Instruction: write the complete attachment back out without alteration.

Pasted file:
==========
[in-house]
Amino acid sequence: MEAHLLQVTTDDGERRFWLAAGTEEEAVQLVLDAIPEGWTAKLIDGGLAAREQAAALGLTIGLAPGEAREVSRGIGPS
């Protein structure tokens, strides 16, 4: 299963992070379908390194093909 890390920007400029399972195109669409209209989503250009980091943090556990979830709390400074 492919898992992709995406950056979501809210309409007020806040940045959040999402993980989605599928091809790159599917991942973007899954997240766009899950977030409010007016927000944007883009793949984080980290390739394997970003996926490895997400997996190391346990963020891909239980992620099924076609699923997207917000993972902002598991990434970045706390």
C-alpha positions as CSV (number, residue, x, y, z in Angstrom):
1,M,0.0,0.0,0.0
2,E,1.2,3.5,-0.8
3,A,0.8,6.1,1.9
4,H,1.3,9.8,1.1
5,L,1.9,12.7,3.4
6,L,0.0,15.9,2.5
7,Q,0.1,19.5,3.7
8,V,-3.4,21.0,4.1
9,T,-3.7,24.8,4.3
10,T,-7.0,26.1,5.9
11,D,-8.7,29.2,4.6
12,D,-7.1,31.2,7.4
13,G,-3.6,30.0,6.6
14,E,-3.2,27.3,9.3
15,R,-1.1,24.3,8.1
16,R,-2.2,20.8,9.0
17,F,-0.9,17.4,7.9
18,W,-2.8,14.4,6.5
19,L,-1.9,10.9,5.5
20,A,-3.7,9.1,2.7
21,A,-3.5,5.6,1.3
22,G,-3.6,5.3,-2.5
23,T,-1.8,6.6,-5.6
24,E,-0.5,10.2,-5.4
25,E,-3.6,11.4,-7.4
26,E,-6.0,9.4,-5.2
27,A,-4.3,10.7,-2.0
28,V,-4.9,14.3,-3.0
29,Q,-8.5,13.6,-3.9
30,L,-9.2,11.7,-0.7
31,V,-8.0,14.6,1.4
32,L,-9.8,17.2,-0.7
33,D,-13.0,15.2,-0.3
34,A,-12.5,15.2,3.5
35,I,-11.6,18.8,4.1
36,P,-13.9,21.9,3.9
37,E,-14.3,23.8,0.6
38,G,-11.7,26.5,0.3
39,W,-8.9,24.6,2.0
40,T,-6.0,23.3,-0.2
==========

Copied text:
[in-house]
Amino acid sequence: MEAHLLQVTTDDGERRFWLAAGTEEEAVQLVLDAIPEGWTAKLIDGGLAAREQAAALGLTIGLAPGEAREVSRGIGPS
């Protein structure tokens, strides 16, 4: 299963992070379908390194093909 890390920007400029399972195109669409209209989503250009980091943090556990979830709390400074 492919898992992709995406950056979501809210309409007020806040940045959040999402993980989605599928091809790159599917991942973007899954997240766009899950977030409010007016927000944007883009793949984080980290390739394997970003996926490895997400997996190391346990963020891909239980992620099924076609699923997207917000993972902002598991990434970045706390």
C-alpha positions as CSV (number, residue, x, y, z in Angstrom):
1,M,0.0,0.0,0.0
2,E,1.2,3.5,-0.8
3,A,0.8,6.1,1.9
4,H,1.3,9.8,1.1
5,L,1.9,12.7,3.4
6,L,0.0,15.9,2.5
7,Q,0.1,19.5,3.7
8,V,-3.4,21.0,4.1
9,T,-3.7,24.8,4.3
10,T,-7.0,26.1,5.9
11,D,-8.7,29.2,4.6
12,D,-7.1,31.2,7.4
13,G,-3.6,30.0,6.6
14,E,-3.2,27.3,9.3
15,R,-1.1,24.3,8.1
16,R,-2.2,20.8,9.0
17,F,-0.9,17.4,7.9
18,W,-2.8,14.4,6.5
19,L,-1.9,10.9,5.5
20,A,-3.7,9.1,2.7
21,A,-3.5,5.6,1.3
22,G,-3.6,5.3,-2.5
23,T,-1.8,6.6,-5.6
24,E,-0.5,10.2,-5.4
25,E,-3.6,11.4,-7.4
26,E,-6.0,9.4,-5.2
27,A,-4.3,10.7,-2.0
28,V,-4.9,14.3,-3.0
29,Q,-8.5,13.6,-3.9
30,L,-9.2,11.7,-0.7
31,V,-8.0,14.6,1.4
32,L,-9.8,17.2,-0.7
33,D,-13.0,15.2,-0.3
34,A,-12.5,15.2,3.5
35,I,-11.6,18.8,4.1
36,P,-13.9,21.9,3.9
37,E,-14.3,23.8,0.6
38,G,-11.7,26.5,0.3
39,W,-8.9,24.6,2.0
40,T,-6.0,23.3,-0.2